This thesis provides a comprehensive description of methods used to compute the vibrational spectra of liquid systems by molecular dynamics simulations. The author systematically introduces theoretical basics and discusses the implications of approximating the atomic nuclei as classical particles. The strengths of the methodology are demonstrated through several different examples. Of particular interest are ionic liquids, since their properties are governed by strong and diverse intermolecular interactions in the liquid state. As a novel contribution to the field, the author presents an alternative route toward infrared and Raman intensities on the basis of a Voronoi tessellation of the electron density. This technique is superior to existing approaches regarding the computational resources needed. Moreover, this book presents an innovative approach to obtaining the magnetic moments and vibrational circular dichroism spectra of liquids, and demonstrates its excellent agreement with experimental reference data.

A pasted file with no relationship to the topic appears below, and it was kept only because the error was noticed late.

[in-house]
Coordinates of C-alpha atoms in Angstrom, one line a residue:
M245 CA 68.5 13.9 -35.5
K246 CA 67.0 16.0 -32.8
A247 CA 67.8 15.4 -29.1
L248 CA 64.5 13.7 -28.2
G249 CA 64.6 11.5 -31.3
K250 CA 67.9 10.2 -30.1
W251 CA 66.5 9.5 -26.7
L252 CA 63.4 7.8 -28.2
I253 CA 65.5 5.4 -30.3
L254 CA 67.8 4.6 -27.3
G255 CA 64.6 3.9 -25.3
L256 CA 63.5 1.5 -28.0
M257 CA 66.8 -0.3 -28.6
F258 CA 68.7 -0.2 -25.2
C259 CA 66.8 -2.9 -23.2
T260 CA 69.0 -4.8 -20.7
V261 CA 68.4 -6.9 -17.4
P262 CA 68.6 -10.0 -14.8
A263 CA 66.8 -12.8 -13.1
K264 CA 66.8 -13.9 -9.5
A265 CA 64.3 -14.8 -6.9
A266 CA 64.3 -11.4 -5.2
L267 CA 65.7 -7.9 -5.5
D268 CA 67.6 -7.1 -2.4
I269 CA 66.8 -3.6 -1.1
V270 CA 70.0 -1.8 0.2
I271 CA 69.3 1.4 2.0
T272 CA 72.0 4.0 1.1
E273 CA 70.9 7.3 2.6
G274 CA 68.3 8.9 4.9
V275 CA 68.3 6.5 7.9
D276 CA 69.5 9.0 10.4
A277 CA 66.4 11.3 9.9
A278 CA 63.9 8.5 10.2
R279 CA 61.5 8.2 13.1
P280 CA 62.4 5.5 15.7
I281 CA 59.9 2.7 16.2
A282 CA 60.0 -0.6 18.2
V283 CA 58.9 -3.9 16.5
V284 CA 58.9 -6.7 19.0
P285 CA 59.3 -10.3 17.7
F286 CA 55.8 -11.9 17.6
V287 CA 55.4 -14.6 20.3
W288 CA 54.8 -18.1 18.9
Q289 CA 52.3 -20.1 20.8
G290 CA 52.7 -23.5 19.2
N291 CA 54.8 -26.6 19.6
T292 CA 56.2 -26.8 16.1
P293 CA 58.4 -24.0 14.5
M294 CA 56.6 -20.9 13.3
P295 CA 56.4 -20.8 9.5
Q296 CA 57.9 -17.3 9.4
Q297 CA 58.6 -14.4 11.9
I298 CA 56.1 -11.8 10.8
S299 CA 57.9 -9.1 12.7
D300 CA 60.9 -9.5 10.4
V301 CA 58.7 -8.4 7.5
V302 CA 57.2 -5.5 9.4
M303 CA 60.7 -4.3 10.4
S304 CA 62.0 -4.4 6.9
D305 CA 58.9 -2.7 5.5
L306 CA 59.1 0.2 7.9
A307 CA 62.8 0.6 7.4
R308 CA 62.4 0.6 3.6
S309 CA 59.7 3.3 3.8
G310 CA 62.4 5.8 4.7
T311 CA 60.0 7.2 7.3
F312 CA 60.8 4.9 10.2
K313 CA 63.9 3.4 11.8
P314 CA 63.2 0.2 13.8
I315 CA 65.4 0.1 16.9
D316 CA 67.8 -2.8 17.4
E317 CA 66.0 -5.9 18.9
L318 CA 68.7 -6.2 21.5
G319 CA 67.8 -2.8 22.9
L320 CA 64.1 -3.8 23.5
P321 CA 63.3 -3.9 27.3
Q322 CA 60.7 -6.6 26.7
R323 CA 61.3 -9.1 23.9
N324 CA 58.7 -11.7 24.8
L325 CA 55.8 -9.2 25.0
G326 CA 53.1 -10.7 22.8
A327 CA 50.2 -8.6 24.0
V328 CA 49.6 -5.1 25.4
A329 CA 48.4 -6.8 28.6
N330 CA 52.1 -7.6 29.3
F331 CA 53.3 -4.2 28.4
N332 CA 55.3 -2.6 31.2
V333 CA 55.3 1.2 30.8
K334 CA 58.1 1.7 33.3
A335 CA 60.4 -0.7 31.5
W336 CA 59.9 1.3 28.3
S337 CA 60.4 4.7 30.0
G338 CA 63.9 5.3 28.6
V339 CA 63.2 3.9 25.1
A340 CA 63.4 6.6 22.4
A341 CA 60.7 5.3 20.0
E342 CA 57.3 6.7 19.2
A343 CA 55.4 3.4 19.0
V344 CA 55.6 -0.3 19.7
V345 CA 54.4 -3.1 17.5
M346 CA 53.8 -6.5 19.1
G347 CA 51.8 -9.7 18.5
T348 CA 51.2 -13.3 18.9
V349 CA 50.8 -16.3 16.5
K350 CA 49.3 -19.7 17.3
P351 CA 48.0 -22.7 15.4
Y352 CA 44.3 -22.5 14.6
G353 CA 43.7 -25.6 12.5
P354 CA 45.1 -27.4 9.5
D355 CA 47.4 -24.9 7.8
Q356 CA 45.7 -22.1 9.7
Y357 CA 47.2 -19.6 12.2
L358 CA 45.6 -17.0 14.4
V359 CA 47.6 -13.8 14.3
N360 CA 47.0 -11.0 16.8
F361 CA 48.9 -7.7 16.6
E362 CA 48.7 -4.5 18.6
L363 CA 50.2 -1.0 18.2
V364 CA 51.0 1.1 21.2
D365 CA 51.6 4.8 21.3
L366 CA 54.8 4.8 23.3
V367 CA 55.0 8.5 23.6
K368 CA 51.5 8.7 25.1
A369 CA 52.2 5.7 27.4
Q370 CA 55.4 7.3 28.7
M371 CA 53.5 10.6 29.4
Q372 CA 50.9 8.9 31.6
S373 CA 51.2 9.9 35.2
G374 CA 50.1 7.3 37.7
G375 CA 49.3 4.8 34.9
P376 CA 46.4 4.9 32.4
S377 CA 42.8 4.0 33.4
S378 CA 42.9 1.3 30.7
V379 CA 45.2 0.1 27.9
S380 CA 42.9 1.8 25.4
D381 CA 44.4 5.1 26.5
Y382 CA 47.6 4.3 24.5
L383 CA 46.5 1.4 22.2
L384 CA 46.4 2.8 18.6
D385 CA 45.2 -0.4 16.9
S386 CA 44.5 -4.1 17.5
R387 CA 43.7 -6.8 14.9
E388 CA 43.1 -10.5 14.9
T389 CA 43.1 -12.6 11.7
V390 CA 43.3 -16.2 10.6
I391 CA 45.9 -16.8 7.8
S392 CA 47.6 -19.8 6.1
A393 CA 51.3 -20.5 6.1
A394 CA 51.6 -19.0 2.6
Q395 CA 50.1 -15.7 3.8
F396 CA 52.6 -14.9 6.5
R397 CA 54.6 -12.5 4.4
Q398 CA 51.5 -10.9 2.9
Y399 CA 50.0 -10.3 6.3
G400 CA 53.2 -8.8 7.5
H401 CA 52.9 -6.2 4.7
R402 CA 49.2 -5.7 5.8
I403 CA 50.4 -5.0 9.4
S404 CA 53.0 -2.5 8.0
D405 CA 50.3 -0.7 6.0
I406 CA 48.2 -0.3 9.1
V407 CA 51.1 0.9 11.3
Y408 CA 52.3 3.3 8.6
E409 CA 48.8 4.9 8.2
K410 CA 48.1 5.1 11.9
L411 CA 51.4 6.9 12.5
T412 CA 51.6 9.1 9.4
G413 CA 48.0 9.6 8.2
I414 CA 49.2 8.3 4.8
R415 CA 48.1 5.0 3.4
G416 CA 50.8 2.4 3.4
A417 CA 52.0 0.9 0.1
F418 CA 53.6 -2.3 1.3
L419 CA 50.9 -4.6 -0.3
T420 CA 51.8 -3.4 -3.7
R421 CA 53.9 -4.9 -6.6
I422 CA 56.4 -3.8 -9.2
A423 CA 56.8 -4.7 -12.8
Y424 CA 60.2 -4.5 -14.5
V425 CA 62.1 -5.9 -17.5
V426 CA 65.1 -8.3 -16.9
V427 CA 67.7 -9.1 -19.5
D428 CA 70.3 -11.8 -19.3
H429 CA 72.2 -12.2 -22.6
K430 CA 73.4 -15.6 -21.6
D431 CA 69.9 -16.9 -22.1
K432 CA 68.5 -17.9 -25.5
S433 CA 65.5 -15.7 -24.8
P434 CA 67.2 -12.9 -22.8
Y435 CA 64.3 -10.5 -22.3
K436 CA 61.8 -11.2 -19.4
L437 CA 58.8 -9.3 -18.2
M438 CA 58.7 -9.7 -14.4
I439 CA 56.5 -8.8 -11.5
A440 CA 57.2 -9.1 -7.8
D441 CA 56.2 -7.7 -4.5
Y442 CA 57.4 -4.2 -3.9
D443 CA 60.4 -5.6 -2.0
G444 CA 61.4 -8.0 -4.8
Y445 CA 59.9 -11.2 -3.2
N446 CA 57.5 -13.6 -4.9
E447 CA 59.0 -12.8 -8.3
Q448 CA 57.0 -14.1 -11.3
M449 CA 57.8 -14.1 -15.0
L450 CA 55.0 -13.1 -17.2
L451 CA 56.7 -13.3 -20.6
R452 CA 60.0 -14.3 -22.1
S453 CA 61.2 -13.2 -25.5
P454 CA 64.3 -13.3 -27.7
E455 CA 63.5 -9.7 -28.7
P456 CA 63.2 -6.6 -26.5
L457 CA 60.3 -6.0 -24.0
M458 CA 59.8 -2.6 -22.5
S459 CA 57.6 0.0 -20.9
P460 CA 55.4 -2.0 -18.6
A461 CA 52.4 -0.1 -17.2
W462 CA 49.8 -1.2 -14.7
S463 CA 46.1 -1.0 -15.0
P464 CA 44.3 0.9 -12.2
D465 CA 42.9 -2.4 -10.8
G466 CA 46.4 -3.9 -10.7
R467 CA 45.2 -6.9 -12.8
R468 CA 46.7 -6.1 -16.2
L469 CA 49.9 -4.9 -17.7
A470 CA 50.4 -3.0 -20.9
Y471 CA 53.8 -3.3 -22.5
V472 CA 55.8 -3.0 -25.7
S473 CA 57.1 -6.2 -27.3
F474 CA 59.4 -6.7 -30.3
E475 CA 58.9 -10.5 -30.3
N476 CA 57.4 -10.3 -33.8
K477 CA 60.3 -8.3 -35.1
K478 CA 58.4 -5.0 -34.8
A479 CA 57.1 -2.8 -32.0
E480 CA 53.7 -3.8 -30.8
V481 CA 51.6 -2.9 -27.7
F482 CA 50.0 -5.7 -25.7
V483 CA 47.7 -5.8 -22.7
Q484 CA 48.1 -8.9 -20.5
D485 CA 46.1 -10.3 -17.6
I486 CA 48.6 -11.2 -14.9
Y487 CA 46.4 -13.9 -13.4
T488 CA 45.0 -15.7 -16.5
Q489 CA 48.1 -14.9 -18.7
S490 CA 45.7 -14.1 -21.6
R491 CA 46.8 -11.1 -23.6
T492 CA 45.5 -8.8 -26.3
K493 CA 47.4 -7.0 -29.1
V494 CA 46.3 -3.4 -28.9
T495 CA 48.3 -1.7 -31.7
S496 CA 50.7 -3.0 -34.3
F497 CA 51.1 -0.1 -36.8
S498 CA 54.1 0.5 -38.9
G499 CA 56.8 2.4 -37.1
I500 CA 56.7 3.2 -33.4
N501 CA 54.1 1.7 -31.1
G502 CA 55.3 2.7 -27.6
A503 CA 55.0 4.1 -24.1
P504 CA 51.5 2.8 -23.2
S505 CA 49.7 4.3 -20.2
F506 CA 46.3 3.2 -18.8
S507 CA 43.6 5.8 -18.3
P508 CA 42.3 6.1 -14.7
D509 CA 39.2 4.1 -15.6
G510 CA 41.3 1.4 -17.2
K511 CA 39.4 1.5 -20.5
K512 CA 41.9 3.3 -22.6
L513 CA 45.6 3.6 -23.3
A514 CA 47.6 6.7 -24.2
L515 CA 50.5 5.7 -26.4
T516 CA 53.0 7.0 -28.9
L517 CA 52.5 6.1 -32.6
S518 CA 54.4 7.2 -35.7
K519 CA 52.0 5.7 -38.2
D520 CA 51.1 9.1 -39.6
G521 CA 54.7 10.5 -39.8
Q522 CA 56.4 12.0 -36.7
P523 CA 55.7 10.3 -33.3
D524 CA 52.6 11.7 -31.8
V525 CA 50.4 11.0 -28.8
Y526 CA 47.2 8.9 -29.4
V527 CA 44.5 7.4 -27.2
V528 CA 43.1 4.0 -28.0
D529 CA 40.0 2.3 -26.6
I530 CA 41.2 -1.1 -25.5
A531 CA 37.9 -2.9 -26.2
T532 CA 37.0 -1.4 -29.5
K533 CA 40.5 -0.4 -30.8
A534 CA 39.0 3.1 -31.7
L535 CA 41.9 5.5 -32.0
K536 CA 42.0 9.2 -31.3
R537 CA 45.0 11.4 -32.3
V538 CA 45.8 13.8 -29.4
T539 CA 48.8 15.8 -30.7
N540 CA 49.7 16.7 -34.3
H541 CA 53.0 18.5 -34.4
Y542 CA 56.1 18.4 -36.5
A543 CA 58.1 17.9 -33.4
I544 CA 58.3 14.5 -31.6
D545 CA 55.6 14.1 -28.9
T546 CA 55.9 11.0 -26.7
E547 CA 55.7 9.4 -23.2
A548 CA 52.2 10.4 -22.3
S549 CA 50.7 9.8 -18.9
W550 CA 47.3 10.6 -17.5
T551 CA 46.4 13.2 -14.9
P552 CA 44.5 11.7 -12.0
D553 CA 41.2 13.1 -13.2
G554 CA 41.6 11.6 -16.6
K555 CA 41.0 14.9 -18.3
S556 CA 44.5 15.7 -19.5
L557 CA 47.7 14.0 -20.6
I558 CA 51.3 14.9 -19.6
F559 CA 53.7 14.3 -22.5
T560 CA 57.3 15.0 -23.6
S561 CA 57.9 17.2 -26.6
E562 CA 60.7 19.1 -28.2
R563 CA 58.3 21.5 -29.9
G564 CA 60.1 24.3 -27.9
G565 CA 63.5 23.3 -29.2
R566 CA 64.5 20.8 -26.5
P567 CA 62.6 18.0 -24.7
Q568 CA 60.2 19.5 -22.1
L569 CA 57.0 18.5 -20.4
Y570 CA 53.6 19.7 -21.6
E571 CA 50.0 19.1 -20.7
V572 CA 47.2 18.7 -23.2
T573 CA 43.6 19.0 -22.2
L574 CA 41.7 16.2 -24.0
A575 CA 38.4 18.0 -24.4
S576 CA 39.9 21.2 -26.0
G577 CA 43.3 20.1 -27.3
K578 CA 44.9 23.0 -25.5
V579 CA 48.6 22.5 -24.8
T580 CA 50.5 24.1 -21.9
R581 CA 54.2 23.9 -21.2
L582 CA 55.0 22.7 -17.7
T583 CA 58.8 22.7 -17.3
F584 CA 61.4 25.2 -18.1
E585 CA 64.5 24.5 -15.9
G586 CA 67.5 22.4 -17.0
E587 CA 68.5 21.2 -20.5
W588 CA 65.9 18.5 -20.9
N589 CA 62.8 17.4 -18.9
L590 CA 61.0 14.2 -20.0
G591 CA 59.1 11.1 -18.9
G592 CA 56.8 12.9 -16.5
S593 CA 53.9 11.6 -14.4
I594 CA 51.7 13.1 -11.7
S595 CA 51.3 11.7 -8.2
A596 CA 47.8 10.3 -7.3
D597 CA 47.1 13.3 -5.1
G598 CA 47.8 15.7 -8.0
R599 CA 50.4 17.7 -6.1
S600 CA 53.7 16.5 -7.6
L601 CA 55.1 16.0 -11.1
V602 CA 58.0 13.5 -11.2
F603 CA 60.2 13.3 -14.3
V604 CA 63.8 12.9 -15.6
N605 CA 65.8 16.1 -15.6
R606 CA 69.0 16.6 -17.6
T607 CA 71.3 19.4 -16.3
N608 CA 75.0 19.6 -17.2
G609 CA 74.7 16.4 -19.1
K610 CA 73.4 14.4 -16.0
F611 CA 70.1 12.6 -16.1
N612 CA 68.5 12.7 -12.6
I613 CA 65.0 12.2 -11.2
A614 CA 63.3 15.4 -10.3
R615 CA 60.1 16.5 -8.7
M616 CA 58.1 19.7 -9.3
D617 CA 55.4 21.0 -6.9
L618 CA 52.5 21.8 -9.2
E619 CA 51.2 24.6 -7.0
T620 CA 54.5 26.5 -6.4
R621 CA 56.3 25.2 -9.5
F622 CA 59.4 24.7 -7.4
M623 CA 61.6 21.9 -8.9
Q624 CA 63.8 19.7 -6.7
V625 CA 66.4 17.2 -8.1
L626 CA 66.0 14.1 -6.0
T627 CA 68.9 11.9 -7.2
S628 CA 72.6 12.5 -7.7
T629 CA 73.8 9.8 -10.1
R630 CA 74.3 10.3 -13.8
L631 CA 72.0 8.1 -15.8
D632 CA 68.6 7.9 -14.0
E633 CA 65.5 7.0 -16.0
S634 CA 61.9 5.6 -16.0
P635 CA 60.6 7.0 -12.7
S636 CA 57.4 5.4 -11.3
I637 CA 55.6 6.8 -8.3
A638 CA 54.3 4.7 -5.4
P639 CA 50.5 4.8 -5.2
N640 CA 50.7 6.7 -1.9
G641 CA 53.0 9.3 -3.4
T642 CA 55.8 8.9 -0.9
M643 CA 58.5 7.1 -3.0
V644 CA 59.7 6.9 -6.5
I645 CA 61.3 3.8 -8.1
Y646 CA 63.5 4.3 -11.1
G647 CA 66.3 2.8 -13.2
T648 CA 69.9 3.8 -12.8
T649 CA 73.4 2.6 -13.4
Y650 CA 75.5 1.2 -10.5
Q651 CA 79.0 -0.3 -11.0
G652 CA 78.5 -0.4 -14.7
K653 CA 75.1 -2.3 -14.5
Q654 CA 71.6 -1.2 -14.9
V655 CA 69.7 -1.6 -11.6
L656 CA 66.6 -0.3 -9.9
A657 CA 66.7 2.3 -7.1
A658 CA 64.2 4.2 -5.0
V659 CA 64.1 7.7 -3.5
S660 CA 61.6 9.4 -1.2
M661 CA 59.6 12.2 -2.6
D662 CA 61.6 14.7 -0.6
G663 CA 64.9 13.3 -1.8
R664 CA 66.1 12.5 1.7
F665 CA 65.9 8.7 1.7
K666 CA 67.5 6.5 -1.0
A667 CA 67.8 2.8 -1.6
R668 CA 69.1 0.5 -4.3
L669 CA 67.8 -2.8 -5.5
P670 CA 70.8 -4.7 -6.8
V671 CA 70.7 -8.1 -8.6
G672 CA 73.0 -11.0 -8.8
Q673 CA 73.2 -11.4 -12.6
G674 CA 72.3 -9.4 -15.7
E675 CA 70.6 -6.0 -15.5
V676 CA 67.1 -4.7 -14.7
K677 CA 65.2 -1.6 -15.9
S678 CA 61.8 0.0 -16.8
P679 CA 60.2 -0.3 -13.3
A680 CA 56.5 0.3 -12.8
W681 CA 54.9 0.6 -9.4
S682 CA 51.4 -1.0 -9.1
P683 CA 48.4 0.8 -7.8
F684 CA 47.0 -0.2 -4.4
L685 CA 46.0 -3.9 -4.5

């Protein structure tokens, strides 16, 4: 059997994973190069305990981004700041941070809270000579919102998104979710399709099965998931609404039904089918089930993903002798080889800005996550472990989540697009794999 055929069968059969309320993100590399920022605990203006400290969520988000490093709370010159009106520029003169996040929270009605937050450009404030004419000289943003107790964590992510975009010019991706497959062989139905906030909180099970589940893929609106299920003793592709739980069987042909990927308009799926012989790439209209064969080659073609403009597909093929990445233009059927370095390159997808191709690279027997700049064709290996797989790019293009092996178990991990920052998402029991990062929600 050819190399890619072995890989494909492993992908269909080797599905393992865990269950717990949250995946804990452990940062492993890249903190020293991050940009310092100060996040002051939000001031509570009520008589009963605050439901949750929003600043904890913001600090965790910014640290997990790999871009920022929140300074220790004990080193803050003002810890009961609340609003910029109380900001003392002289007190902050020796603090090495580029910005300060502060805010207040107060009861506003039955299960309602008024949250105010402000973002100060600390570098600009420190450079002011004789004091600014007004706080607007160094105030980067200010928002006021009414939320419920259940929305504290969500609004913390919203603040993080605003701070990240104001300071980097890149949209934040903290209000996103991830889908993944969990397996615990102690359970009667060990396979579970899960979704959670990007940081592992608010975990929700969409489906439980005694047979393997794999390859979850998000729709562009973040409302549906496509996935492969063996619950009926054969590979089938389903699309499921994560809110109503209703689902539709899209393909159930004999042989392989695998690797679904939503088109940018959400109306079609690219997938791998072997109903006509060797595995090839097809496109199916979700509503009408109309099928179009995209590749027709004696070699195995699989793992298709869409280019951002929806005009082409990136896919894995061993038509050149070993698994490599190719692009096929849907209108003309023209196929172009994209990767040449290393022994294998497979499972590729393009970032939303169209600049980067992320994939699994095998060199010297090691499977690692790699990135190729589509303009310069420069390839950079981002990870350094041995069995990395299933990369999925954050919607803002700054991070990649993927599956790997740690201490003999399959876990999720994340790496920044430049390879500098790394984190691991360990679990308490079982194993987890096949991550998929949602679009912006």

Martin Thomas studied chemistry at the University of Jena, where he graduated with a diploma thesis about the theoretical calculation of surface-enhanced Raman scattering in summer 2012. For his PhD, he joined the research group of Prof. Dr. Barbara Kirchner at the University of Leipzig. In the beginning of 2013, he followed the group to the Mulliken Center for Theoretical Chemistry at the University of Bonn, where he defended his PhD thesis in spring 2016. His research was focused on the simulation of vibrational spectra by ab initio molecular dynamics techniques, providing detailed insight into the infrared, Raman, and vibrational circular dichroism spectra of liquid systems.